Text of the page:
The logical AND and logical OR operators (
||, respectively) exhibit "short-circuit" operation. That is, the second operand is not evaluated if the result can be deduced solely by evaluating the first operand.
Programmers should exercise caution if the second operand contains side effects because it may not be apparent whether the side effects actually occur.
In the following code, the value of
i is incremented only when
i >= 0:
Although the behavior is well defined, it is not immediately obvious whether or not
i gets incremented.
Noncompliant Code Example
In this noncompliant code example, the second operand of the logical OR operator invokes a function that results in side effects:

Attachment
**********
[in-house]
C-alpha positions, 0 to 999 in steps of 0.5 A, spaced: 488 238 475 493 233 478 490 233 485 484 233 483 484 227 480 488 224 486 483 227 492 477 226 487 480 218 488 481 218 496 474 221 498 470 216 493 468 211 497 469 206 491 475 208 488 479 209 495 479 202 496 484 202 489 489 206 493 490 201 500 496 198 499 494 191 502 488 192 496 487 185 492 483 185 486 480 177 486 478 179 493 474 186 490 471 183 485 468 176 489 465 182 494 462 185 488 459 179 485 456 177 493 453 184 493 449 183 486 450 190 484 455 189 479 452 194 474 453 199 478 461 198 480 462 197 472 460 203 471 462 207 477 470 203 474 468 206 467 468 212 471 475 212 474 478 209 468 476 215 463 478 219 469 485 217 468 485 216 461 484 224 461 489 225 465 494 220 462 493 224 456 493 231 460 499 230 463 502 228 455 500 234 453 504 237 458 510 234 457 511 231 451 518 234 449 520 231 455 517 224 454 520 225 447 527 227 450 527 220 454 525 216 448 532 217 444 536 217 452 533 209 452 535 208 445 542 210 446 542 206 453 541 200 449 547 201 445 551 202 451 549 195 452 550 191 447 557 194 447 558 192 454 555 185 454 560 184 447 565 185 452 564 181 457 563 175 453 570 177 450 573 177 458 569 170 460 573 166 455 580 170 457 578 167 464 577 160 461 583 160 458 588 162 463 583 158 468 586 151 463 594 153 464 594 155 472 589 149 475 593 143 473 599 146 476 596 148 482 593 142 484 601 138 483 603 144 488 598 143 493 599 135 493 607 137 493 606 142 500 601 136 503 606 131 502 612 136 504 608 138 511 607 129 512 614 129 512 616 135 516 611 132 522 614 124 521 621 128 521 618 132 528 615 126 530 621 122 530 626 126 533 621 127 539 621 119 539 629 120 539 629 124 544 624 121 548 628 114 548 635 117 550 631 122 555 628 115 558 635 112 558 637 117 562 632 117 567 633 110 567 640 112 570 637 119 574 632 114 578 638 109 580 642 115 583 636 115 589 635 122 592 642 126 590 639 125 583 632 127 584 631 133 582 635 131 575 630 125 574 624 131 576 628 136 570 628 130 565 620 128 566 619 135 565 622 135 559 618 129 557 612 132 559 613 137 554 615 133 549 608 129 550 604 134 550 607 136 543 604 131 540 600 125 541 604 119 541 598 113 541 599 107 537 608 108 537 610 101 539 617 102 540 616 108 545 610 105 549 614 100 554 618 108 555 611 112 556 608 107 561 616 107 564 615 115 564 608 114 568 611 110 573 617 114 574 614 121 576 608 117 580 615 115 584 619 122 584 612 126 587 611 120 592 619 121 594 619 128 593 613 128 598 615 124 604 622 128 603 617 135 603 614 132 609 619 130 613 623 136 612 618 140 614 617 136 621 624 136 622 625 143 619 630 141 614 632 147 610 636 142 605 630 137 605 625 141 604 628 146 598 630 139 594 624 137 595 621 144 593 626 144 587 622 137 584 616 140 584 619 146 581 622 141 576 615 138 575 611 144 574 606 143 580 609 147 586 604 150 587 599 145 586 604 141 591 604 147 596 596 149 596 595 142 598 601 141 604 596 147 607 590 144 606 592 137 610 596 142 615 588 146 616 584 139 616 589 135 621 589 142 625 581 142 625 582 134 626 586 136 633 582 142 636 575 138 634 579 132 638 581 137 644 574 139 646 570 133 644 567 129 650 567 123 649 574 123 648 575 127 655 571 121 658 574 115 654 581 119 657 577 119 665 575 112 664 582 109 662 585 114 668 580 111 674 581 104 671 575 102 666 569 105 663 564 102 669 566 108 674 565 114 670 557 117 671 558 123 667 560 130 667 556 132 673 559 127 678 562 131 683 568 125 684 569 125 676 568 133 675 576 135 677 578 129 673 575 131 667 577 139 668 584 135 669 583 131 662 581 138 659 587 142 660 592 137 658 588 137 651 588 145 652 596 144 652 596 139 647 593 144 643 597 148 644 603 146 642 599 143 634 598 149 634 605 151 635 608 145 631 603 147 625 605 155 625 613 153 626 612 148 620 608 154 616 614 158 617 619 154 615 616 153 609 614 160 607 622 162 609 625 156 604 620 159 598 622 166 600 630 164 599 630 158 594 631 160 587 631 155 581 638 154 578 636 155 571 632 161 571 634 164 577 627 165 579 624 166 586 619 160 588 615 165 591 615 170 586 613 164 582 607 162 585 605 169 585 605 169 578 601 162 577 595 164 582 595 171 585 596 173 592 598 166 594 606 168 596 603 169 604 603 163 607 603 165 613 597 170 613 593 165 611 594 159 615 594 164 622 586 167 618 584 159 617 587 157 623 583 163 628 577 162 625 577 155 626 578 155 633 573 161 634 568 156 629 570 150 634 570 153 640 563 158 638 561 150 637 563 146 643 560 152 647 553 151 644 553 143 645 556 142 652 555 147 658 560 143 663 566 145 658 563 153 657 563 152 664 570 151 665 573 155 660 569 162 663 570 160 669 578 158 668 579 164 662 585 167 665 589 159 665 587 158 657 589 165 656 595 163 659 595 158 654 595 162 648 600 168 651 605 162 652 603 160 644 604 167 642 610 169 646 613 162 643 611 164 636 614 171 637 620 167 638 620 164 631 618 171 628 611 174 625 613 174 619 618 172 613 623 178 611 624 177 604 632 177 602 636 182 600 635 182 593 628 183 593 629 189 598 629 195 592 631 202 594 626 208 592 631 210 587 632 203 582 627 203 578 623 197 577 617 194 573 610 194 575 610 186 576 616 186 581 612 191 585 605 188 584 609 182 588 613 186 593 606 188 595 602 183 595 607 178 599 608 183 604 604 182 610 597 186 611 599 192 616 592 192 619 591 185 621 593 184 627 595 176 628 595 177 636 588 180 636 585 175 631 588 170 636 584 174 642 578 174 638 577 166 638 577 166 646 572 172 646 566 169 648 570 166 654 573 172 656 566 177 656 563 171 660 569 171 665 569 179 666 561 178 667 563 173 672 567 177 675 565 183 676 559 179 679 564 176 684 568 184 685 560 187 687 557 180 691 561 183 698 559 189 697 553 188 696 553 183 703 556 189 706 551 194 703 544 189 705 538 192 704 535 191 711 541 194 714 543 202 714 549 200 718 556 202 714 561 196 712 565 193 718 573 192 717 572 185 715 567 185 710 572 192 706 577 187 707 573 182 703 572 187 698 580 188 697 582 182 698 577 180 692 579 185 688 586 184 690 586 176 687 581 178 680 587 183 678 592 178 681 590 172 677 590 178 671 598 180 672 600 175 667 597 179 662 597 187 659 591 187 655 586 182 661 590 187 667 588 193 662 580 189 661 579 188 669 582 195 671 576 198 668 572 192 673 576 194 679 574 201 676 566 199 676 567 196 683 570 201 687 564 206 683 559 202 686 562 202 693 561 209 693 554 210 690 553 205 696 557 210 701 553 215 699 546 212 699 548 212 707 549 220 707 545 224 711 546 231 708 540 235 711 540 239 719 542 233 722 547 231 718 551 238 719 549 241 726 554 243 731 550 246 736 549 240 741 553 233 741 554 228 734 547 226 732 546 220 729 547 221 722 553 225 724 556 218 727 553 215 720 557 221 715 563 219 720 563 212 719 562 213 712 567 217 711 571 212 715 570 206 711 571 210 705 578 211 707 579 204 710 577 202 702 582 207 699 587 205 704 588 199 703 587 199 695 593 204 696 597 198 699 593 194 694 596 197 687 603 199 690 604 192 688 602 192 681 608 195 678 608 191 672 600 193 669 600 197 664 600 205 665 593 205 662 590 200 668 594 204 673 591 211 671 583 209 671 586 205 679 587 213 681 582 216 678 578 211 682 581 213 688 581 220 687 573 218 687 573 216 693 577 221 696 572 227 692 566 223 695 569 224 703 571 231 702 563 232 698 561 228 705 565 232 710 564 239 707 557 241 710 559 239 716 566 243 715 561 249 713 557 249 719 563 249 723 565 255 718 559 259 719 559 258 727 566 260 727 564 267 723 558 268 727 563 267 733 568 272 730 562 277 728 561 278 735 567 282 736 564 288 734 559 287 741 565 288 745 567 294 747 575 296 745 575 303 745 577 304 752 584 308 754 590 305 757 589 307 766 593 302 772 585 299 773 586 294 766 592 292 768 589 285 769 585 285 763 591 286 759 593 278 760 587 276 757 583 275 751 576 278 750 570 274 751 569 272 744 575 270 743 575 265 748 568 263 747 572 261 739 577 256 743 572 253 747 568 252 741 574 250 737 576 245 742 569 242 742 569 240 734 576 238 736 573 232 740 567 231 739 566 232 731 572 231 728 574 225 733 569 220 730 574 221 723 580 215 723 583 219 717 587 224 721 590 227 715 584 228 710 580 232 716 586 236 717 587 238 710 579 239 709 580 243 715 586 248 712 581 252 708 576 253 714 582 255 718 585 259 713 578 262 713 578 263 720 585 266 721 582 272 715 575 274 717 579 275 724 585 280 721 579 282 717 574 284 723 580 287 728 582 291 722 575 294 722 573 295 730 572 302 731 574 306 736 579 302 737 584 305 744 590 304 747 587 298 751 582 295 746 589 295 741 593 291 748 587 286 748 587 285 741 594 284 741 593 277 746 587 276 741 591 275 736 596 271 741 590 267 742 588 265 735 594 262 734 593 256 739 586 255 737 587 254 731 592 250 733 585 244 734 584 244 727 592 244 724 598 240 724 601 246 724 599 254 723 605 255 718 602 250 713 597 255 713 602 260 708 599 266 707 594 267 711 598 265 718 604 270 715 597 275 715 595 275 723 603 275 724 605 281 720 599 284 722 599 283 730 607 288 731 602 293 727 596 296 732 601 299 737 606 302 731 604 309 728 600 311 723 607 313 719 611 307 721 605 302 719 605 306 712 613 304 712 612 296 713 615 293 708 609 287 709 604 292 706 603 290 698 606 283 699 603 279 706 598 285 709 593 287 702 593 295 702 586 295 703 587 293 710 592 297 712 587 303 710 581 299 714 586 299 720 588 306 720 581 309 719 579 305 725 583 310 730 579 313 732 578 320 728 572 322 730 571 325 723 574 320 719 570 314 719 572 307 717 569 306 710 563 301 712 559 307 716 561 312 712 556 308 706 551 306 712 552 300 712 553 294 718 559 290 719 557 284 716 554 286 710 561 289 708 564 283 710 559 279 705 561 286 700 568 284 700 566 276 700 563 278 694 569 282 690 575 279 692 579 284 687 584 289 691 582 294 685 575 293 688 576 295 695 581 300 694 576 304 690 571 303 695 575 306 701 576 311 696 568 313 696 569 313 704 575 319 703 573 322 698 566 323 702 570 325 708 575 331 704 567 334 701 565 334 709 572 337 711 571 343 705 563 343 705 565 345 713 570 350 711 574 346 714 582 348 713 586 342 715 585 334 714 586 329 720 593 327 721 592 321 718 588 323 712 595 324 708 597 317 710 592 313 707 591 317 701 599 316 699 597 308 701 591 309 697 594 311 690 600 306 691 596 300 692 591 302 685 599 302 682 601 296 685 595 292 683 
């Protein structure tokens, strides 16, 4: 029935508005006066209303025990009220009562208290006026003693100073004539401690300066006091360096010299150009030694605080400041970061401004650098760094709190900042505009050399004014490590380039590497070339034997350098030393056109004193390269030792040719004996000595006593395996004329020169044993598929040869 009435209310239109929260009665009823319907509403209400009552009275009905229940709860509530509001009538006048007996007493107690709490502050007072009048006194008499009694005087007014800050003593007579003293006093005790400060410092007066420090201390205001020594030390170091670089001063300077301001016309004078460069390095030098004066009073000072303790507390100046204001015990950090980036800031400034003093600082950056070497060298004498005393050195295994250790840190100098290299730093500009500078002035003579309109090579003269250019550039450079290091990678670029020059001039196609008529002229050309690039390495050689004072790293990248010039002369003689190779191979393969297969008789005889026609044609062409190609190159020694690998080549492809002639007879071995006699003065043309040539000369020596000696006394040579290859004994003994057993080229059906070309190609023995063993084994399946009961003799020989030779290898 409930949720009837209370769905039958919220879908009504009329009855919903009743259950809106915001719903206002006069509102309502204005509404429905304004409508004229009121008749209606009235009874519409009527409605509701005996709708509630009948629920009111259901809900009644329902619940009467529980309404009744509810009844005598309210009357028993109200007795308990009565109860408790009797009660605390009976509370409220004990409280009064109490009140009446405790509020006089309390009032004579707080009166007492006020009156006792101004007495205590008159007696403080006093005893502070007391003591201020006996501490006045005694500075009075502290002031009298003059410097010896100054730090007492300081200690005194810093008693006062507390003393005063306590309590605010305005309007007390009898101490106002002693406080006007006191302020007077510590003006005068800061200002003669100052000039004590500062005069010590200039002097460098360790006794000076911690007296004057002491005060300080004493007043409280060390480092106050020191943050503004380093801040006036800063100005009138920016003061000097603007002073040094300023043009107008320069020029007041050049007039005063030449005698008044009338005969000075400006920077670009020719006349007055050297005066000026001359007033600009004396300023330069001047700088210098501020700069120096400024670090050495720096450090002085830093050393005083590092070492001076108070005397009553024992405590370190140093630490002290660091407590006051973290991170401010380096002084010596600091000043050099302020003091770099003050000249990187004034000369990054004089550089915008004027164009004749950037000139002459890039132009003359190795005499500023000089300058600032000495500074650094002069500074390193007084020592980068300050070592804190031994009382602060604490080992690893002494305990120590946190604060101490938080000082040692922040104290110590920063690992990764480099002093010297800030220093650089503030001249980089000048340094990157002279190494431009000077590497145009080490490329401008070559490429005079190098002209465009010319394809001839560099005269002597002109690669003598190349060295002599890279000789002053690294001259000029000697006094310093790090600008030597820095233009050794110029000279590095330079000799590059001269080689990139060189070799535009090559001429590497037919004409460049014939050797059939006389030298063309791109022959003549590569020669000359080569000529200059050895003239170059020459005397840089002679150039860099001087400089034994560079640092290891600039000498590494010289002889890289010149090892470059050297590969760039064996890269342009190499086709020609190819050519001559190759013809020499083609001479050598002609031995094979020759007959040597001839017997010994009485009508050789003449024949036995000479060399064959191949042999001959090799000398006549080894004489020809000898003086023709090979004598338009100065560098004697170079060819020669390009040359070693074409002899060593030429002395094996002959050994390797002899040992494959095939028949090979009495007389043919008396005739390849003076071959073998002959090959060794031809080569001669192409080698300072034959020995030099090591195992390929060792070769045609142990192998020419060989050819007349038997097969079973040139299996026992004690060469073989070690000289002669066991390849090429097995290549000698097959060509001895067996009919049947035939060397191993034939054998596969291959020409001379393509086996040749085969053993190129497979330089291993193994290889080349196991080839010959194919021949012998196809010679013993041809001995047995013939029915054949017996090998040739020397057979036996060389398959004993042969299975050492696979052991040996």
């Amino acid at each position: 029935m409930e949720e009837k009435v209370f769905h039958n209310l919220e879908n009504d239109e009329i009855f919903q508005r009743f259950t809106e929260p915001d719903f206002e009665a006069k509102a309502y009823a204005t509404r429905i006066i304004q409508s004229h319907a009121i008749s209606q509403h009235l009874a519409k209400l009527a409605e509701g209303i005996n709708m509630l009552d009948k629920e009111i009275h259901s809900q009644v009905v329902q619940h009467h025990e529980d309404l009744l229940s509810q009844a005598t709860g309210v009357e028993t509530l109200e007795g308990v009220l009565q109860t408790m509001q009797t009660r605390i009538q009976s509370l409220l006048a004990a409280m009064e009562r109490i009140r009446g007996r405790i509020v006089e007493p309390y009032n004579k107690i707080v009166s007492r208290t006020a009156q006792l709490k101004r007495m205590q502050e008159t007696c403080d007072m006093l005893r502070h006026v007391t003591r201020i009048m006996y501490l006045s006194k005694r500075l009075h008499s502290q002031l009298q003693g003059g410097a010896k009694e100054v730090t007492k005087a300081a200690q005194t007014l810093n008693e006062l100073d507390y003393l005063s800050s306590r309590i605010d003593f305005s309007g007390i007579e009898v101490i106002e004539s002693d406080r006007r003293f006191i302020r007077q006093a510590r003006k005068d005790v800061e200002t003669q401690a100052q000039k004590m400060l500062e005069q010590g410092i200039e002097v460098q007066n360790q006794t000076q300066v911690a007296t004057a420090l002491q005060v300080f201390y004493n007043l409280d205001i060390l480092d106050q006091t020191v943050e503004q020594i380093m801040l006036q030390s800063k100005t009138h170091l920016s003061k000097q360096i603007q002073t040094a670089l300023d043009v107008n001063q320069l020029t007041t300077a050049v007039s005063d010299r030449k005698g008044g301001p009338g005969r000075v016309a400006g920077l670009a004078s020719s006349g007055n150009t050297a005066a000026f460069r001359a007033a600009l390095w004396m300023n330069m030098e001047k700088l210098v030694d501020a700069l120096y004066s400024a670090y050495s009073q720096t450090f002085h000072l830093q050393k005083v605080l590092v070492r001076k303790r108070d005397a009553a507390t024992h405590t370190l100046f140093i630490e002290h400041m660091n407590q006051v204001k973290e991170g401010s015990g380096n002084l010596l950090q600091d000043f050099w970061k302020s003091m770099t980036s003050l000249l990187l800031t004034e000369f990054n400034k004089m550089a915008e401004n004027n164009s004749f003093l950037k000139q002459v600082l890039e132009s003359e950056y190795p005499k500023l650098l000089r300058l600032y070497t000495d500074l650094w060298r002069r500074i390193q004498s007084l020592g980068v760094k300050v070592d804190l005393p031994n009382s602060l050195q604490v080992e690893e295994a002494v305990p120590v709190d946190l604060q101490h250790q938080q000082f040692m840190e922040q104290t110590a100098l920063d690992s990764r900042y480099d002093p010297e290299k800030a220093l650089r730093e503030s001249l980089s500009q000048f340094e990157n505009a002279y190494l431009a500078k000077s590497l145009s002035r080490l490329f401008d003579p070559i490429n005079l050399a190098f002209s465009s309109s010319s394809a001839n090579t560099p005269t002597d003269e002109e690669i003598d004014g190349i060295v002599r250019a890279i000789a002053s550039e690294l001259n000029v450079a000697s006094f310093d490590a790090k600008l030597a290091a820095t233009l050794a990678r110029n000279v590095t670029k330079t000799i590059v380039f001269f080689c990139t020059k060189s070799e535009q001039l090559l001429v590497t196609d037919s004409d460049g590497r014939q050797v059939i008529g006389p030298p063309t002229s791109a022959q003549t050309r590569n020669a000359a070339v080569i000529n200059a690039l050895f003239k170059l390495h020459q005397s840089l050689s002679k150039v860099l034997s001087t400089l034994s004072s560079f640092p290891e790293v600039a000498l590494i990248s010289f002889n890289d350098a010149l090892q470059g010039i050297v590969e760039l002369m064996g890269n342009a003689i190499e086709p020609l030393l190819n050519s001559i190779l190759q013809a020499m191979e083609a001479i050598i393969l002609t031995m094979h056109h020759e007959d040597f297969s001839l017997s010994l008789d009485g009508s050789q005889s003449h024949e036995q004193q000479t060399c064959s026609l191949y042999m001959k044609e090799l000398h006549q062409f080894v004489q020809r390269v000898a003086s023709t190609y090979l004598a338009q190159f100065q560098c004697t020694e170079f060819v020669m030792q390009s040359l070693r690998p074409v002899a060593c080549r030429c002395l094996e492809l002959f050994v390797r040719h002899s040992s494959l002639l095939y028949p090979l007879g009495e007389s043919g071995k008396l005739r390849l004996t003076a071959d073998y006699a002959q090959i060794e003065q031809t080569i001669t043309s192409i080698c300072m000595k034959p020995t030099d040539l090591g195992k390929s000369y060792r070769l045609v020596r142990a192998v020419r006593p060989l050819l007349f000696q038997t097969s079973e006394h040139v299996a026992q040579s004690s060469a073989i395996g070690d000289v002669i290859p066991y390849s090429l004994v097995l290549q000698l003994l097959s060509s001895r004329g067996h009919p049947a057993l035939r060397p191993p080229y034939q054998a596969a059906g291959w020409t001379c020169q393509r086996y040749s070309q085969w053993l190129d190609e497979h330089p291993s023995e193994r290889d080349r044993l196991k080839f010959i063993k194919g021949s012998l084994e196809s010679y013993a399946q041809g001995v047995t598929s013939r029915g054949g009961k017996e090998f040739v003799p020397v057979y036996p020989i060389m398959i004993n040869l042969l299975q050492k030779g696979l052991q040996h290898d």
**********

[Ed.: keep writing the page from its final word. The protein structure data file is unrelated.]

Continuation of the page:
malloc() is called only if
NULL when entering the
free() might be called with a pointer to local data not allocated by
malloc(). (See MEM34-C. Only free memory allocated dynamically.) This behavior is partially due to the uncertainty of whether or not
malloc() is actually called.
In this compliant solution, a second pointer,
q, is used to indicate whether
malloc() is called; if not,
q remains set to
free() is guaranteed to safely do nothing.
Failing to understand the short-circuit behavior of the logical OR or AND operator may cause unintended program behavior.
|Axivion Bauhaus Suite|
Could detect possible violations of this recommendation by reporting expressions with side effects, including function calls, that appear on the right-hand side of an
|LDRA tool suite|
The right-hand operand of a logical && or || operator shall not contain side effects
|SonarQube C/C++ Plugin|
|SEI CERT C++ Coding Standard||VOID EXP02-CPP. Be aware of the short-circuit behavior of the logical AND and OR operators|
|MITRE CWE||CWE-768, Incorrect short circuit evaluation|